The deepest pockets of big tech keep learning that augmented reality is a real-world pain. Thinking a little smaller might pay off bigger.
Take the company once known as
Less than nine months after going big on the metaverse, the company now known as Meta Platforms is reportedly shelving plans to release commercial AR glasses. That seems part of a broader refocusing of its hardware efforts: A report by The Information late last week has the company also canceling the release of its first planned smartwatch and shifting its Portal video-chat product to a business device. Meta’s Reality Labs segment, which houses its augmented and virtual reality operations, lost nearly $3 billion in the first quarter alone—on less than $700 million in revenue.
Last week also brought news that
augmented-reality project known as HoloLens, has left the company. Microsoft has been developing the headset for years, with the first version having been introduced in 2016. But a high price tag and few applications sharply limited the appeal even to many developers. The company decided to focus the device on the enterprise market in 2019, but it has still only shipped between 200,000 and 250,000 HoloLens units since launch, according to market research firm International Data Corp.
And then there is
Still the largest U.S. company by market capitalization, the normally secretive iPhone maker has been touting the potential of augmented reality for years. Even back in 2016, Chief Executive
said during an earnings call that Apple is “high on AR for the long run.” But that effort so far has been confined to AR software tools for developers. Apple’s Worldwide Developers Conference for 2022 came and went last week with no mention of the AR glasses that the company has long been rumored to have in development.
For three companies with a combined war chest of $185 billion in net cash, what could be so difficult? Virtual reality fully immerses a user into a virtual world, while AR layers virtual items onto the physical world. The layering requires both the motion-capture capabilities of VR plus the computing power for machine vision, and artificial intelligence capabilities to process real world imagery in real time. All those capabilities must fit in a head-mounted display unit that is comfortable to wear and doesn’t look ridiculous.
It isn’t that easy.
parent, Snap, Inc. launched its first generation of AR glasses last year and, given they look like something you might throw on to humor your kids on a Disneyland ride, it is probably fortunate they are available to creators only. Snap also publicly sells an earlier generation of its wearable glasses or “Spectacles,” without AR—essentially a camera you wear on your face capable of taking three-dimensional photos—which runs more than $500, including optional accessories.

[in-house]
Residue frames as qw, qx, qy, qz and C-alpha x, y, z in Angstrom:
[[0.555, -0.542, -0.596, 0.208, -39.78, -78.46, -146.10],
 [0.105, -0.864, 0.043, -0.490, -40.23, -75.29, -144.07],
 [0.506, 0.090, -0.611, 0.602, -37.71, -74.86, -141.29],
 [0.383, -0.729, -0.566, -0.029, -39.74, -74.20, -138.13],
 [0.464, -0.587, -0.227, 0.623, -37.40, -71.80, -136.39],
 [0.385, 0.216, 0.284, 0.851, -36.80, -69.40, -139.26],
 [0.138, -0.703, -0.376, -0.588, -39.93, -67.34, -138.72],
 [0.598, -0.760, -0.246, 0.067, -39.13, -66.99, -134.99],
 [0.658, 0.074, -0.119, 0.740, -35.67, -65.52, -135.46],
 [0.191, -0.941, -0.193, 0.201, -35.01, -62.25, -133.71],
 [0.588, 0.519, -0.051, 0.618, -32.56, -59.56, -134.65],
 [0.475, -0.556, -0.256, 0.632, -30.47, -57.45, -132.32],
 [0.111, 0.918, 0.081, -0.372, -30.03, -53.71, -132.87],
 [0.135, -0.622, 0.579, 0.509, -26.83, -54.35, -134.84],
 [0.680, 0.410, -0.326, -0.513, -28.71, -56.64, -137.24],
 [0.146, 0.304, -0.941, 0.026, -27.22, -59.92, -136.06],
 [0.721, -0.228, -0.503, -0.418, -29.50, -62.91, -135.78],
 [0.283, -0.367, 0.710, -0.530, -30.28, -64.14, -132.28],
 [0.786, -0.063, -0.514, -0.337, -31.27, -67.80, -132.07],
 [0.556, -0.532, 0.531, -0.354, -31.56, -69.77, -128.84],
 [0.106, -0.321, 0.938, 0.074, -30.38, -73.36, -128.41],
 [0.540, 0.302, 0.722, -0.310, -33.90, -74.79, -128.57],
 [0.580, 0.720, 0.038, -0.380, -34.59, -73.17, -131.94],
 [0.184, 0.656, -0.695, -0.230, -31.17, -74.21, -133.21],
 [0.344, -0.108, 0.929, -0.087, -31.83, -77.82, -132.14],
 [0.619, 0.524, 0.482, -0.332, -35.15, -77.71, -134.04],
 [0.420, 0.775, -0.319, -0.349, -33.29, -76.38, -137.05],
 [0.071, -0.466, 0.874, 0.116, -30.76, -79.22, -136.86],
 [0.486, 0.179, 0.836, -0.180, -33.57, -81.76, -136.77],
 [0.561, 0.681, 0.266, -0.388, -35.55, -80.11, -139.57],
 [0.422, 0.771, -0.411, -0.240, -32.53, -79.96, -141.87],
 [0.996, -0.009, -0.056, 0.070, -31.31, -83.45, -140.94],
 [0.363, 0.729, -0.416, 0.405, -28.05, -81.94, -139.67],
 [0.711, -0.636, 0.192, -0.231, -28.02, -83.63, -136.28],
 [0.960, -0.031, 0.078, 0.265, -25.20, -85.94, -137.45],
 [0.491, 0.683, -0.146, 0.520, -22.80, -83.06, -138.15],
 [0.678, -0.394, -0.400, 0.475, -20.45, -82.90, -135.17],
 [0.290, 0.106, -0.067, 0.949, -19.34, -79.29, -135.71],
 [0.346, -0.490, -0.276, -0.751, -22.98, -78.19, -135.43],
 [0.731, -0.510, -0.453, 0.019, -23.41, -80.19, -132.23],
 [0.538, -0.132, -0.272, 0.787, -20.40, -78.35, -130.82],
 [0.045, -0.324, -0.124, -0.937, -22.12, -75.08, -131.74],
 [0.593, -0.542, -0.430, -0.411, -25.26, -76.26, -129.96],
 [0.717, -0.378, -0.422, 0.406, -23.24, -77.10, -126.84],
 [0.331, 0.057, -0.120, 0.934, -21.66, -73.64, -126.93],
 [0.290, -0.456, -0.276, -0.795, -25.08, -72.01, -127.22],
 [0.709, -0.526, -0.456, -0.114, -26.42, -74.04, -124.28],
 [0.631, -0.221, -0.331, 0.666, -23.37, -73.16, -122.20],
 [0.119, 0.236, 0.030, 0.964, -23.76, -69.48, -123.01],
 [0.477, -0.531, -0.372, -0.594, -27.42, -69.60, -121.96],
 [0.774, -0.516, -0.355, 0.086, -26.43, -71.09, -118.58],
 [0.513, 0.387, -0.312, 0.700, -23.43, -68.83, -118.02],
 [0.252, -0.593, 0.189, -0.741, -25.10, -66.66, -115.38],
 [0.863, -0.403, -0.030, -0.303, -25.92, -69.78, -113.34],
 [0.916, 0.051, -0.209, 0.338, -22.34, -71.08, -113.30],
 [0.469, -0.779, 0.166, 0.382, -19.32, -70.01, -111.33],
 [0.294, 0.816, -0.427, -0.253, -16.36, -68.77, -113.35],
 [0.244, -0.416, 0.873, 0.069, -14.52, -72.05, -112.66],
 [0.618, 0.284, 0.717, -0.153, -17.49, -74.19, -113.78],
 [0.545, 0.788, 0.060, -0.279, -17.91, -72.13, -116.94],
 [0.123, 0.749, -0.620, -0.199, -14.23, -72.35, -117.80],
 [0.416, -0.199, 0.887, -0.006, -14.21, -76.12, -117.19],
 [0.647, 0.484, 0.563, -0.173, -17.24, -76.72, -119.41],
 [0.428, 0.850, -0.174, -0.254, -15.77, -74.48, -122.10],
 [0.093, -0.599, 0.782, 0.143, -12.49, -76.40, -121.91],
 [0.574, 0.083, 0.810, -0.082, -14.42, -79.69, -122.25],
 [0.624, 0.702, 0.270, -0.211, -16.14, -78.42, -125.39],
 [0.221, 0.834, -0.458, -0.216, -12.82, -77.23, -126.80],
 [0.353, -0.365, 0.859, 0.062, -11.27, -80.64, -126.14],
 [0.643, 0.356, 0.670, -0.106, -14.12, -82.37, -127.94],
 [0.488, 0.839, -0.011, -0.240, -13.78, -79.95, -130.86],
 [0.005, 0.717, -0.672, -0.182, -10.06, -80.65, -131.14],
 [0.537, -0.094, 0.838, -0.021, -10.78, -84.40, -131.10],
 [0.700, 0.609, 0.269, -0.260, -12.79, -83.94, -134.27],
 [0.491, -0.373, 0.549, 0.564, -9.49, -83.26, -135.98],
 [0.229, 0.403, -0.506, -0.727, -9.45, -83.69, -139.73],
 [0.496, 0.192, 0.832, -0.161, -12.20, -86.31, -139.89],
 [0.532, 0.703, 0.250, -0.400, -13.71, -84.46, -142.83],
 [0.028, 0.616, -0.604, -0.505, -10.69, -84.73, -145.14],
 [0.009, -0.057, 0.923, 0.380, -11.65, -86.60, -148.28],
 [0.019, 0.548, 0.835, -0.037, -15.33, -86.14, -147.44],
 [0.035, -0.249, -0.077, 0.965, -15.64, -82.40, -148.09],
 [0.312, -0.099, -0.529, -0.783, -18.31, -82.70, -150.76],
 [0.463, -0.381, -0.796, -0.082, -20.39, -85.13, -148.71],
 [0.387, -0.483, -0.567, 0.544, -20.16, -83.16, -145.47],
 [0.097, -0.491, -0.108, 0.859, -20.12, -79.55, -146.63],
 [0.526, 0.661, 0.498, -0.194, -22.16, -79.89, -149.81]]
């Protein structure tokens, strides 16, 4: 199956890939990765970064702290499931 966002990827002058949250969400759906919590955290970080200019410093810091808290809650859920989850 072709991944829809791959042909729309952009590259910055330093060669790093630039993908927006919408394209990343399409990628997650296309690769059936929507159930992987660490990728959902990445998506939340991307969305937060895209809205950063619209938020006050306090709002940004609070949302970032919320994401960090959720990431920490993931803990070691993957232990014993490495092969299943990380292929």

Pricing isn’t something Meta was ever blind to. On an earnings call last July, Mr. Zuckerberg was clear that Meta’s model for the metaverse wouldn’t focus on selling devices at what he called “a large premium.” Instead, he said Meta’s mission would be to serve as many people as possible, suggesting he planned to sell hardware for cheap to get consumers to spend once plugged in.
Spectacles have historically been a commercial disappointment for Snap, losing nearly $40 million in unsold inventory and purchase commitments back in 2017—and those were at nearly half the price of today’s publicly available version. Snap says having an active customer base for its hardware at this stage is most valuable for its own research, though it sees Spectacles as having long-term strategic opportunity.
For now, Snap is mostly focused on marketing its AR software, which has been a fast success. More than 250 million people are engaging with Snap’s AR on average every day, according to the company—75% of its daily active user base as of the first quarter. Its software applications today include virtual shopping, allowing a consumer to see how a shoe or eye shadow would look on their body; and education, like using
camera to learn American sign language. Brands can also use Snap’s software to enable their consumers to shop on their websites using AR.
There are smaller ways to make AR pay off now, in other words. Take “Pokémon Go,” an AR-based smartphone game introduced by Google spinoff Niantic in 2016. That game has generated $6 billion in reported lifetime spending since its 2016 launch, according to data from Sensor Tower. In fact, “Pokemon Go” has generated the most revenue of any mobile game launched in 2016 or after with the sole exception of the smash hit “PUBG,” Sensor Tower said.
It is possible that tech giants are investing too much in an extended reality that too few will want to try on. In AR, it seems, a little goes a long way.
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